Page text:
A major American think tank has given a cautious vote of confidence in the Modi government’s flagship health insurance initiative, the Pradhan Mantri-Jan Arogya Yojana (PMJAY) – popularly known as Ayushman Bharat, or Modicare.
The Washington D.C.-based Center for Global Development (CGD) credits the initiative with “[putting] healthcare within reach for hundreds of millions, significantly increasing the number of people who have government-funded health insurance and far exceeding the initial estimates”, according to the CGD’s chief operating officer Amanda Glassman. However, the government needs to do more to make sure that the scheme is sustainable, the think tank notes. “There’s still lots of work to do to bring down costs and bring up quality,” Glassman said.
The appraisal of Ayushman Bharat comes against the backdrop of the Lok Sabha polls, in which healthcare has been highlighted by both major parties as an issue of note. The governing BJP took the opportunity at the beginning of the elections to tout progress made under the scheme, with Union Minister for Health and Family Welfare J. P. Nadda claiming twenty lakh Indians benefited from the initiative in its first 200 days.
Congress, on the other hand, has criticised the scheme. Party leader Rahul Gandhi said the scheme amounted to “a handout to the fifteen to twenty richest businessmen in India” owing to its insurance-based model. Accordingly, Congress offered an alternative vision for health, including reforming healthcare with a Right to Healthcare Act and doubling government spending on healthcare to three percent of gross domestic product. Other political rivals have challenged the scheme, such as West Bengal Chief Minister Mamata Banerjee and the government in Delhi, both of whom are among multiple states to have declined to enact Ayushman Bharat in their respective jurisdictions.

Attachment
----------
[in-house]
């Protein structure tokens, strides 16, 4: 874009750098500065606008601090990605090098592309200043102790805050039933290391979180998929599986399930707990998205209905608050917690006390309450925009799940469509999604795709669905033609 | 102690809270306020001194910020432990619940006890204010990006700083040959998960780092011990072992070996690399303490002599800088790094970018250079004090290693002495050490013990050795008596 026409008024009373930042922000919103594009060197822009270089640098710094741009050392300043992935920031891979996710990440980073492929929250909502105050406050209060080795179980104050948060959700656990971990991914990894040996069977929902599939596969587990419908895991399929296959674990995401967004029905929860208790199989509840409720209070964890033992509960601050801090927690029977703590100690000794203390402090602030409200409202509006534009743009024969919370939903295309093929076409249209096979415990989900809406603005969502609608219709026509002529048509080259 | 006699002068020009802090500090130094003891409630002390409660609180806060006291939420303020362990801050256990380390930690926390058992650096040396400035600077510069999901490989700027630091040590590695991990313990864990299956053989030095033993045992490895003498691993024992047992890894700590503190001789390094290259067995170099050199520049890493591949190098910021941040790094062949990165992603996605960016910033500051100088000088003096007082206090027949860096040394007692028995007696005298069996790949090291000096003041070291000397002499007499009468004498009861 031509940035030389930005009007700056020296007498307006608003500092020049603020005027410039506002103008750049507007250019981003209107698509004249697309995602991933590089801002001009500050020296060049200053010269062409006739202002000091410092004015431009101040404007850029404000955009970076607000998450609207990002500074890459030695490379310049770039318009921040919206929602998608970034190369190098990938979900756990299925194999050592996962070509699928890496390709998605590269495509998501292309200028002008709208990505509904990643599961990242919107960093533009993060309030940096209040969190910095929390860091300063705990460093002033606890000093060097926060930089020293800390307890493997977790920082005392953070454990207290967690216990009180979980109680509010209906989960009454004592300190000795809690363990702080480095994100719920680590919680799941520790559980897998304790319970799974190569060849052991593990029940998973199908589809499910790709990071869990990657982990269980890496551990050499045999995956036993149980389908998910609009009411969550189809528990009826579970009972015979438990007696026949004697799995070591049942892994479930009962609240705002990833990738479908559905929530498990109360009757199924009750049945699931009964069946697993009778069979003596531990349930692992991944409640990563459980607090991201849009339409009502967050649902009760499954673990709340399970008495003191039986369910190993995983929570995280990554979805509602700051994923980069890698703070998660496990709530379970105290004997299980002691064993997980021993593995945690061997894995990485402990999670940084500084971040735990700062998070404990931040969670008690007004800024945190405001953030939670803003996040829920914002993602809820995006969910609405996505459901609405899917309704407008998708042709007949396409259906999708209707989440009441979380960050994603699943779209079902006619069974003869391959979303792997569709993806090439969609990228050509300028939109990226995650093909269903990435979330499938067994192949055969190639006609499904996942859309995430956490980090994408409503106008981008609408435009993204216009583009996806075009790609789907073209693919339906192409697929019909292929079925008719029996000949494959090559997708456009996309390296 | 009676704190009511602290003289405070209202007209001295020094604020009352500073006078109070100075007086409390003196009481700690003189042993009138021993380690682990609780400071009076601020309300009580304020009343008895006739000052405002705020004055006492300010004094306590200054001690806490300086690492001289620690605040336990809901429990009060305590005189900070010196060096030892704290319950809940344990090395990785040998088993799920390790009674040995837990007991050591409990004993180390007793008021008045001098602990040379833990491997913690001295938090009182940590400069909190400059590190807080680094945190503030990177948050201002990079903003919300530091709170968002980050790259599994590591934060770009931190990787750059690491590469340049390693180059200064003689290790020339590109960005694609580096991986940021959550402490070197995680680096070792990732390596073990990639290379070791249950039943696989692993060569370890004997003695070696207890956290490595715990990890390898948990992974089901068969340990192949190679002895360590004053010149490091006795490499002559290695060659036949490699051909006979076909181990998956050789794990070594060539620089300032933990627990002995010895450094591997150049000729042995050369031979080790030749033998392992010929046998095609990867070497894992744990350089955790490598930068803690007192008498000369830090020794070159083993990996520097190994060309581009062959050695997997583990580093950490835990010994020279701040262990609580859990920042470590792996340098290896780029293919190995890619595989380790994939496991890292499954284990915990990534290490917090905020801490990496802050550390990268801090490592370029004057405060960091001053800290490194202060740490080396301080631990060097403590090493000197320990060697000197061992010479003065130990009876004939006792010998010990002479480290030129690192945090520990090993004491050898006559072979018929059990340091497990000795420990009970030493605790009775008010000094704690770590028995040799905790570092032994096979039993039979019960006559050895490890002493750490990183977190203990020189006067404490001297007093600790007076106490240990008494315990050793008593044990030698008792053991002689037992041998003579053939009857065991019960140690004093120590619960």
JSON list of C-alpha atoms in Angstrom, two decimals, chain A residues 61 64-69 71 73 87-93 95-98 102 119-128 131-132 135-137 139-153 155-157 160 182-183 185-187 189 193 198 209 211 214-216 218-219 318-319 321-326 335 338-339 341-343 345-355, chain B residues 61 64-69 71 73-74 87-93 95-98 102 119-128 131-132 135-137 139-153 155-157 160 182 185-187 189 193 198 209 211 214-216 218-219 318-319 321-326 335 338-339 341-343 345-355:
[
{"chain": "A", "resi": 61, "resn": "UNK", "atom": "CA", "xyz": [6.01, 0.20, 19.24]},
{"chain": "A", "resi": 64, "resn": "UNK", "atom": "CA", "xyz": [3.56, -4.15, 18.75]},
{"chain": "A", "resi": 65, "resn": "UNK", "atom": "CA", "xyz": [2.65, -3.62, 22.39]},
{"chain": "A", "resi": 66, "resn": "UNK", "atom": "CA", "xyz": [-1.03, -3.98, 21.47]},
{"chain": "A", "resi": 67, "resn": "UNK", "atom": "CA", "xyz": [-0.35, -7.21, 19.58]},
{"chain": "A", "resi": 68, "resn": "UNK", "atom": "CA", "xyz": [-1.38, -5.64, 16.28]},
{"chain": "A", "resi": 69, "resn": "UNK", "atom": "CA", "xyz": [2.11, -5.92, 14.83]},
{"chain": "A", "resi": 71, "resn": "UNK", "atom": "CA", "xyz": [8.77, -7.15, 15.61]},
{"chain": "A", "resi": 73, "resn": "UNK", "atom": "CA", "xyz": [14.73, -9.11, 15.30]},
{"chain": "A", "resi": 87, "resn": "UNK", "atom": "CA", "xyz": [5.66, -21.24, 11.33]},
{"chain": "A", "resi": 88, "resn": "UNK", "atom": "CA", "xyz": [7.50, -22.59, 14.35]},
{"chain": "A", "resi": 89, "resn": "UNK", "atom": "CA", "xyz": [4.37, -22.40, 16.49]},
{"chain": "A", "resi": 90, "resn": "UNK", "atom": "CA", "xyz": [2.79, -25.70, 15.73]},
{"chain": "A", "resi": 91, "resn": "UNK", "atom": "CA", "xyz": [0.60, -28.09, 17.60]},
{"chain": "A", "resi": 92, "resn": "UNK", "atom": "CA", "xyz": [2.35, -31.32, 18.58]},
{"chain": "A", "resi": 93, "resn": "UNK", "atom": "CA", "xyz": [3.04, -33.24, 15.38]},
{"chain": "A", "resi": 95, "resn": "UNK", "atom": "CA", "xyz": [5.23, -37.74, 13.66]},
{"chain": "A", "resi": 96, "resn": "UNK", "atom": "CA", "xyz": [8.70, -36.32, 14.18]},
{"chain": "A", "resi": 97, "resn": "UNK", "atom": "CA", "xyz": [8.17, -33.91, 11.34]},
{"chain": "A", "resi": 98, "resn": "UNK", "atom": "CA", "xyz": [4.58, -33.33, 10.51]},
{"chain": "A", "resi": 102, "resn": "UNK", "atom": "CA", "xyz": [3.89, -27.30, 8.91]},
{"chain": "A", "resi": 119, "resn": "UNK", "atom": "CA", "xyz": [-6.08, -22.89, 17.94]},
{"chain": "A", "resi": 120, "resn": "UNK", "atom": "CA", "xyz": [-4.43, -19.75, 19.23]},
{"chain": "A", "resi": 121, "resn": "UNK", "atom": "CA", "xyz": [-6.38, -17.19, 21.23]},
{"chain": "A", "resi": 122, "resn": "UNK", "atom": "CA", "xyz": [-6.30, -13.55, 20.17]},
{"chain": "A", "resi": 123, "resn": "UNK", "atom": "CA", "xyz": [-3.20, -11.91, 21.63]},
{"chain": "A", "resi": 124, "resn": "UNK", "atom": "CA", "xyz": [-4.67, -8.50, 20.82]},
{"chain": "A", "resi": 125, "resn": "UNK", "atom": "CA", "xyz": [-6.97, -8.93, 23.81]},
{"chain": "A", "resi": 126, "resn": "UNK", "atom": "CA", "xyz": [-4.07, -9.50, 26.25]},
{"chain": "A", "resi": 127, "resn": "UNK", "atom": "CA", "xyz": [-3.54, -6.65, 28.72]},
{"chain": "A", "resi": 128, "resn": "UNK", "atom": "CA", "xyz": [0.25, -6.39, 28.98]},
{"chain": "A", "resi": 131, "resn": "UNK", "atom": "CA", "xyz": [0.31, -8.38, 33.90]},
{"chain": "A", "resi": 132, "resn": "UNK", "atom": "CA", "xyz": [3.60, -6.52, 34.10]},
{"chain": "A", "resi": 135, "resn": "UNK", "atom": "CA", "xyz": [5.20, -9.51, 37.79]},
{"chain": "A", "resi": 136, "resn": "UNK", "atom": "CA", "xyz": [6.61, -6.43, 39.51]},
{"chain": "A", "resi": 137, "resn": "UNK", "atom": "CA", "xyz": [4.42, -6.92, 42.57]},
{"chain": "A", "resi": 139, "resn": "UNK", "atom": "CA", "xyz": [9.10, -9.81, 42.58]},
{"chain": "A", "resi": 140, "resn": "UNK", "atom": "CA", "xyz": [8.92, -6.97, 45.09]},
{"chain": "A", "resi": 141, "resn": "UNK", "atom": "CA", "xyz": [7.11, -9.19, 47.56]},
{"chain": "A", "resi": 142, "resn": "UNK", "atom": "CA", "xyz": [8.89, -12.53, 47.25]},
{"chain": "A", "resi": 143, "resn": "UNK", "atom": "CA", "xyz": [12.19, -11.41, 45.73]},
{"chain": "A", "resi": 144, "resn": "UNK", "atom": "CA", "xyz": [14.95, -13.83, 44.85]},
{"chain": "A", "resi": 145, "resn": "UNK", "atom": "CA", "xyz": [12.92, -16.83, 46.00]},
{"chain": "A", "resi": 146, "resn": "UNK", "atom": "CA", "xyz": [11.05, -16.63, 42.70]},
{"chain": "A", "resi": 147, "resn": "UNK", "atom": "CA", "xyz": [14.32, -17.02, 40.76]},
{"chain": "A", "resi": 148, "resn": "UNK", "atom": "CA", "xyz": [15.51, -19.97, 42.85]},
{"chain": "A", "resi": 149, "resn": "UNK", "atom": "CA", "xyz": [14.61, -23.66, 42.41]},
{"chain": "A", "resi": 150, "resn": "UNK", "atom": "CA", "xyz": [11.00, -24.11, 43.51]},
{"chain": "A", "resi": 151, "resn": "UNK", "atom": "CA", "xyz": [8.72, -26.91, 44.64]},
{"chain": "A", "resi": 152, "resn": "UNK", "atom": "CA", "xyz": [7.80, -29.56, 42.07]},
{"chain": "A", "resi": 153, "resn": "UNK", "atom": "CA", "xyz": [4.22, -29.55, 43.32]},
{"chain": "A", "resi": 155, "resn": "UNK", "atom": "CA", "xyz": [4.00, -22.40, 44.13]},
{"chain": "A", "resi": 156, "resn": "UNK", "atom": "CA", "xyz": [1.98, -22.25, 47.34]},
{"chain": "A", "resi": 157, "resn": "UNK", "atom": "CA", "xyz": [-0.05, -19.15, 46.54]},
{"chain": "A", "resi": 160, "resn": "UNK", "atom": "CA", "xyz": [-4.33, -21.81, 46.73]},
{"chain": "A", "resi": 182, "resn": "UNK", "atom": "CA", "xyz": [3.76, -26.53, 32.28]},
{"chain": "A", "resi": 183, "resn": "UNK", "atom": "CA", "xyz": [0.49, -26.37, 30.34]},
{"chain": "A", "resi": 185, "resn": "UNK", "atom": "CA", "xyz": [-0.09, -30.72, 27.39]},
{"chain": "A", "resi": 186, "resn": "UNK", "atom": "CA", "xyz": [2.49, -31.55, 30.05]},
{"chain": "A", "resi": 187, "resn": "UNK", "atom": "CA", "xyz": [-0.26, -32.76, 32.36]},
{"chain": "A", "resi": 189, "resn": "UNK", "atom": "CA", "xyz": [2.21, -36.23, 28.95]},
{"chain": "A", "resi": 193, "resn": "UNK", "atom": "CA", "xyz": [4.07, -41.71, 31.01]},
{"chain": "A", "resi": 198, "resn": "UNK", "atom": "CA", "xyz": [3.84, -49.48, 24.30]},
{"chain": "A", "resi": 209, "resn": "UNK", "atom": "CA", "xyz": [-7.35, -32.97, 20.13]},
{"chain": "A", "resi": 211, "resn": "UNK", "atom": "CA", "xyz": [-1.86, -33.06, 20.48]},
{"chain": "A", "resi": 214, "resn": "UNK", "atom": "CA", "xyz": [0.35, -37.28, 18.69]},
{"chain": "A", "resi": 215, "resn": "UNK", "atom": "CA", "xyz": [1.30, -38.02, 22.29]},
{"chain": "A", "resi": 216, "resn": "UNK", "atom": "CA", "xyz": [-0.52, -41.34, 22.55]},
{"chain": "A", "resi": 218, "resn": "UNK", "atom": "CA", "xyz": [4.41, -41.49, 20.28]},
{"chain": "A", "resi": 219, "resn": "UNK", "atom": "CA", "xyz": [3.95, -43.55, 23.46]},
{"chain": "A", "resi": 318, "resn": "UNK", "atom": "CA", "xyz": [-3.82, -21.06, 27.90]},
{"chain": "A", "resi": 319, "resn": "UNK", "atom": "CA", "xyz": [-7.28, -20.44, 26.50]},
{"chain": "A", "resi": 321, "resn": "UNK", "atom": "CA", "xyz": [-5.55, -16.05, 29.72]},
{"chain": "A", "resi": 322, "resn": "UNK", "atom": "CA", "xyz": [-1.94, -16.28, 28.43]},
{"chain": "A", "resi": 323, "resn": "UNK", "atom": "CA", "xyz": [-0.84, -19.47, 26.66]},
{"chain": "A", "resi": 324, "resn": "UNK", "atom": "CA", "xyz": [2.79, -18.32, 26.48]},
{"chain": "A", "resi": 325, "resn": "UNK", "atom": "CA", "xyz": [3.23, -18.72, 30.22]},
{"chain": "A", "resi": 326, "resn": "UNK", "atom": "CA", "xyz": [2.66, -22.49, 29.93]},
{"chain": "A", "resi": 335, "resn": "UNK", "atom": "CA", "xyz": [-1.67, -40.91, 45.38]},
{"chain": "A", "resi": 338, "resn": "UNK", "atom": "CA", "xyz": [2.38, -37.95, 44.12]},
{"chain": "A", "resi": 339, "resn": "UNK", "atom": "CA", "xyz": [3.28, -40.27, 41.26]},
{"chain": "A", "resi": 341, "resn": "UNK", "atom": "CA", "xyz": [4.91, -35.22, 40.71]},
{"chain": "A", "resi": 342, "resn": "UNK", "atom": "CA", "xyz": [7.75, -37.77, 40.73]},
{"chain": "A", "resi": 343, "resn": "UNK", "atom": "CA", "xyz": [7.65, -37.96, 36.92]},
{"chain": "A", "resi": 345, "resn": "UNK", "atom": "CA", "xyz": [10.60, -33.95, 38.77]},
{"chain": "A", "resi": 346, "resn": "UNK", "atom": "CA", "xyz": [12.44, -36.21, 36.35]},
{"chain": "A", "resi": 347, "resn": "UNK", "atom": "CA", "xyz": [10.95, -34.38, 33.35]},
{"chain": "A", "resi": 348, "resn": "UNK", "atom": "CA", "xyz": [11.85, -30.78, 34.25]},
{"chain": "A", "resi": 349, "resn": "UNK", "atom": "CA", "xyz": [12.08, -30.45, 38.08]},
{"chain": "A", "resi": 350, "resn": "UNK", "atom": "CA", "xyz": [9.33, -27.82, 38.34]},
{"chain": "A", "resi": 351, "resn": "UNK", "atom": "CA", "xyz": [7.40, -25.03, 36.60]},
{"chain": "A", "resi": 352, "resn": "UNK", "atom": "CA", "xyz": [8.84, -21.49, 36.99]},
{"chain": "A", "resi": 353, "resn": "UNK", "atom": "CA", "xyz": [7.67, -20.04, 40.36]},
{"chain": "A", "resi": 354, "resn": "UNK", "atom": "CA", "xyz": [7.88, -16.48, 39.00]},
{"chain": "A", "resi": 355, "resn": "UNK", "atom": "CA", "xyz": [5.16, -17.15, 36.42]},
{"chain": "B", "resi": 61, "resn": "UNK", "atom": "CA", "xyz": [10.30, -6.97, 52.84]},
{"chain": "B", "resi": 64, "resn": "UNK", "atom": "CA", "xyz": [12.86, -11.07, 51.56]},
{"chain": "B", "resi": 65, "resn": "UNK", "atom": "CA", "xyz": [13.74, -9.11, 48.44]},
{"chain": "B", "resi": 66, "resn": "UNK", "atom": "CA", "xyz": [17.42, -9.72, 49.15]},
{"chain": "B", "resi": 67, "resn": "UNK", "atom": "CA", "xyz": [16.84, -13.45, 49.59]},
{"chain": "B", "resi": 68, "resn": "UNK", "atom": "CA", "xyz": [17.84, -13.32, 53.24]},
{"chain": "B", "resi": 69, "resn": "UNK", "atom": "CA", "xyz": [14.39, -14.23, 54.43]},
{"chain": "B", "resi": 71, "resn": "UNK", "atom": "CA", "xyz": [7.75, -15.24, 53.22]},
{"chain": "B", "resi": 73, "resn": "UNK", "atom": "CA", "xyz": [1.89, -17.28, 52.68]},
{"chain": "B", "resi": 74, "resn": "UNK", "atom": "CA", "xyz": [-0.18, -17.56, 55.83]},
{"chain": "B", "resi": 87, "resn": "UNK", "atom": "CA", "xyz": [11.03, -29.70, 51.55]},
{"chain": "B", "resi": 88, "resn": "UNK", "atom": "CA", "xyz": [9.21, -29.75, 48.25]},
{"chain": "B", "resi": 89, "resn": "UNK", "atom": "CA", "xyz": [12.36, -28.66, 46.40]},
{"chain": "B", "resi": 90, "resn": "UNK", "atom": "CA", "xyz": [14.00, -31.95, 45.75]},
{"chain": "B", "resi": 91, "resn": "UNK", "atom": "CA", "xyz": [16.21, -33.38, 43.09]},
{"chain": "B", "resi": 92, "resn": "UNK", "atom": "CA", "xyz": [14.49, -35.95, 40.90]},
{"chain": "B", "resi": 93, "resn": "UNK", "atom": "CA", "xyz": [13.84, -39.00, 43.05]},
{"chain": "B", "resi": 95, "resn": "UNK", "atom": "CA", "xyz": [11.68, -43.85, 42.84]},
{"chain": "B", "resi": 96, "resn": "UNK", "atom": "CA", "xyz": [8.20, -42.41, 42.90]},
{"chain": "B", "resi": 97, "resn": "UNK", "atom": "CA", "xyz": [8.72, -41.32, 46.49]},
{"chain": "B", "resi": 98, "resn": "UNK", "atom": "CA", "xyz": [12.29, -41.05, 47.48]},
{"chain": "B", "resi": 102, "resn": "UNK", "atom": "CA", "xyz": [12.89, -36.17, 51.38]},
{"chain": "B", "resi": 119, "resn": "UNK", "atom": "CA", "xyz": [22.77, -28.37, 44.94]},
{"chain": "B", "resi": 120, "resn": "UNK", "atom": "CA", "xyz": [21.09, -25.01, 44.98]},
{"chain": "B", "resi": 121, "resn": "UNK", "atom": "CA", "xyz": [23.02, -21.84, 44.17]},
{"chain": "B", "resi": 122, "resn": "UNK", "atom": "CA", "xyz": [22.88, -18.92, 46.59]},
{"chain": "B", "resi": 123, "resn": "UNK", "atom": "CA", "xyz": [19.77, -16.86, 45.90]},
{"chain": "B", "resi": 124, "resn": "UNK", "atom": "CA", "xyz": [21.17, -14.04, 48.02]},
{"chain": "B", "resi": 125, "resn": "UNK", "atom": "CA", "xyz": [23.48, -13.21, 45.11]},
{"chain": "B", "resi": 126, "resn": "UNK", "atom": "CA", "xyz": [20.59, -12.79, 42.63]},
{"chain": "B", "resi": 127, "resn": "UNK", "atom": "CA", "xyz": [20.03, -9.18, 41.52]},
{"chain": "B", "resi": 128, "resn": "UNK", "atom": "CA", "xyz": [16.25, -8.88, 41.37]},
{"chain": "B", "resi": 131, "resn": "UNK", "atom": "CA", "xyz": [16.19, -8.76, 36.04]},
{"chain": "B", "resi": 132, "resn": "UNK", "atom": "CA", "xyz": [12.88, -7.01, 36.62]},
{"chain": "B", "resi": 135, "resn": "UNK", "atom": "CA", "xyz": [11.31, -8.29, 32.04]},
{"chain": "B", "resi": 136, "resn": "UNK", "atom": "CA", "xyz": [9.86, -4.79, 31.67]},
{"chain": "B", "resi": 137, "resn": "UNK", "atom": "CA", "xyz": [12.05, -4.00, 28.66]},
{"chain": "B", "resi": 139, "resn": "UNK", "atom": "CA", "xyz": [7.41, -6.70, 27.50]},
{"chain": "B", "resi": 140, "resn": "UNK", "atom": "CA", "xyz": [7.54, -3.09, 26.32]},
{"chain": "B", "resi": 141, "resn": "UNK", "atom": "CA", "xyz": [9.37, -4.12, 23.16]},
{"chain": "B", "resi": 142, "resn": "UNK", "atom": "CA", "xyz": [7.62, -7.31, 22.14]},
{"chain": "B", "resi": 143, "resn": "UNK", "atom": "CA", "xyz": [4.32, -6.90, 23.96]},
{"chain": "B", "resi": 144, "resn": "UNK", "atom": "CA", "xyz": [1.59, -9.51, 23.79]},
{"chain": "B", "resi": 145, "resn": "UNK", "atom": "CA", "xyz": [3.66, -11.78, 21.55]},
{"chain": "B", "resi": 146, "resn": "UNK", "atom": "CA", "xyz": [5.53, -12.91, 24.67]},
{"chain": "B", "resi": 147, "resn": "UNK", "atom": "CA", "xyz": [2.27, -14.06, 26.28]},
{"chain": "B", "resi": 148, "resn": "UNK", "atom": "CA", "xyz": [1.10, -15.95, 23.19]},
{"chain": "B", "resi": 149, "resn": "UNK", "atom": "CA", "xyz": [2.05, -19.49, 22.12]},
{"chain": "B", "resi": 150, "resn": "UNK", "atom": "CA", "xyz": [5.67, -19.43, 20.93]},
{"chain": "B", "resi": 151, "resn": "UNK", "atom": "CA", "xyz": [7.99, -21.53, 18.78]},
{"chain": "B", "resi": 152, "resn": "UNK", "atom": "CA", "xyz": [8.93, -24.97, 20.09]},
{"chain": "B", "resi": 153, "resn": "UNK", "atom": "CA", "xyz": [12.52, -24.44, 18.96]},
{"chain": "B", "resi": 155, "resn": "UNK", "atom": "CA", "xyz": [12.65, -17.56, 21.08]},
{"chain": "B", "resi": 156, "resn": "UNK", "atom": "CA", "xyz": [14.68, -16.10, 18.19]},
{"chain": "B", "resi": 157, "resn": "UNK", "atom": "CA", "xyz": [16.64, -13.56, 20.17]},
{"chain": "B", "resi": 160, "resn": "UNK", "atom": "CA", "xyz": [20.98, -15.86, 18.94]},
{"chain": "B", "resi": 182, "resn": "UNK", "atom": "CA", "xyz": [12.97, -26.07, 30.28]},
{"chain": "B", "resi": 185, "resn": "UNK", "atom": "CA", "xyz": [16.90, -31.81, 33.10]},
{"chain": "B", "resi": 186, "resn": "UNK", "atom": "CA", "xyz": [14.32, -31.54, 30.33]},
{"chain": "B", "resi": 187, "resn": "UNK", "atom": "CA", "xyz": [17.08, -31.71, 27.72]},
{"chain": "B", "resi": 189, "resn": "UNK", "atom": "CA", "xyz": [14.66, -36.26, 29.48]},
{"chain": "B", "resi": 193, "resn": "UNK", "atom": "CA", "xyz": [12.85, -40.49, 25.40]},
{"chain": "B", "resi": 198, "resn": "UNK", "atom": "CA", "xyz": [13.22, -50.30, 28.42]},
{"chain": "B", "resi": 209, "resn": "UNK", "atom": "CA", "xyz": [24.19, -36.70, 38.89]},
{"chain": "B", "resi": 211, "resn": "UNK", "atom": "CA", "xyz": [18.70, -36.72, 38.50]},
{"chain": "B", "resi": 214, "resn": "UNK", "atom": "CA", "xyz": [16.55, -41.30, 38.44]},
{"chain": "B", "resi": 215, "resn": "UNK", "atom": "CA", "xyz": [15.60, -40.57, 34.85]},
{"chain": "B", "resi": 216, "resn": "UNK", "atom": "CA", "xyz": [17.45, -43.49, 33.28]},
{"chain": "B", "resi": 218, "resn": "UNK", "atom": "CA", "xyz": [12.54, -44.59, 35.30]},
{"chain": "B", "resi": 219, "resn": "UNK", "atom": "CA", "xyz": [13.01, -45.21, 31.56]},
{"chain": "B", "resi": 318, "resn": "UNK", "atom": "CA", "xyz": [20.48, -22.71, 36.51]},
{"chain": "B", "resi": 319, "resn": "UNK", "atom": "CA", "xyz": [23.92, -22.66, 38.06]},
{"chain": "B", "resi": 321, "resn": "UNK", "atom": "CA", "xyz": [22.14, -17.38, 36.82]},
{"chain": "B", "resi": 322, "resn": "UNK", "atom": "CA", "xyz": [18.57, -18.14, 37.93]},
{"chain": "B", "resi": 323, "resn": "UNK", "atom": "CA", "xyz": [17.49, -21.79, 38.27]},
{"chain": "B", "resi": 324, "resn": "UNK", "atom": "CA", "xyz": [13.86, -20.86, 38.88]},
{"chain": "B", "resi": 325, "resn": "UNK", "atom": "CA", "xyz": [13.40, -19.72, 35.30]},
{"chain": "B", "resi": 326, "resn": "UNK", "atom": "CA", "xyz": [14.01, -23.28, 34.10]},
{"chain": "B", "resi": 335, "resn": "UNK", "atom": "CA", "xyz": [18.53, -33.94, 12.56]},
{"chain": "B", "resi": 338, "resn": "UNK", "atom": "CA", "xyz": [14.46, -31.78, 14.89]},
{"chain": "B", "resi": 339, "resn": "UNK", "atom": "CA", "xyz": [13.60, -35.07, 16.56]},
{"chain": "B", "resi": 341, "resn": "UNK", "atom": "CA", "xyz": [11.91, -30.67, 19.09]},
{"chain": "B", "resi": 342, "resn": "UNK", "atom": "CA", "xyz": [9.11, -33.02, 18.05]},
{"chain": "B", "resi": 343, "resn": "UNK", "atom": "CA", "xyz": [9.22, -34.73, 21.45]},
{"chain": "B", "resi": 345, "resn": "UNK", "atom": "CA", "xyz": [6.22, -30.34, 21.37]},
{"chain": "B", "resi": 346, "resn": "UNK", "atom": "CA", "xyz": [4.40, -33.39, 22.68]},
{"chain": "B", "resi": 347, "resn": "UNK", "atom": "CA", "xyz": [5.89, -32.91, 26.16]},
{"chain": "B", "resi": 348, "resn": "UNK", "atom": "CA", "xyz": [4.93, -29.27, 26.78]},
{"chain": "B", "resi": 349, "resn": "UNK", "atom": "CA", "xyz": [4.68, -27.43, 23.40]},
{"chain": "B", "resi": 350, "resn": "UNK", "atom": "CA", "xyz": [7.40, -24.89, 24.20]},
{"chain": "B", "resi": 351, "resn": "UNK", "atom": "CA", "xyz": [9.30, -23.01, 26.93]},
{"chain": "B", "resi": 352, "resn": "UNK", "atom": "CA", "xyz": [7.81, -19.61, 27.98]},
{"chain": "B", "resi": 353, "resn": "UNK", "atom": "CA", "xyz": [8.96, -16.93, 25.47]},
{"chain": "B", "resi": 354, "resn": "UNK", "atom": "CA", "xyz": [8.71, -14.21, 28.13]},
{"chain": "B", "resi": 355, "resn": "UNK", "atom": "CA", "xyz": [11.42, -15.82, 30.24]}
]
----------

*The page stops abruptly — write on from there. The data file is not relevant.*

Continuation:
The CGD’s verdict comes on the heels of praise by World Health Organization Director General Tedros Adhanom Ghebreyesus and philanthropist Bill Gates. However, it has also faced numerous reservations – not only from the BJP’s political opponents, but also from economists and healthcare experts. Perhaps most notably, Nobel laureate in economics Amartya Sen called the initiative “the biggest example of a leap in the wrong direction” and said the scheme will do little to effect the “radical change of primary healthcare” the sector needs in India.
Many of the judgements made by the CGD echo those reservations, including doubts about the sustainability of the scheme’s funding which accounted for a significant chunk of money apportioned to health and development in this year’s Union Budget. Concerns over the financing model surrounding Ayushman Bharat have dogged it ever since it was announced and, while the scheme has made progress if the government is to be believed, it continues to face issues. The CGD emphasises the scheme’s potential, but also its shortcomings – and the latter must be addressed if Ayushman Bharat has any chance of making India healthy.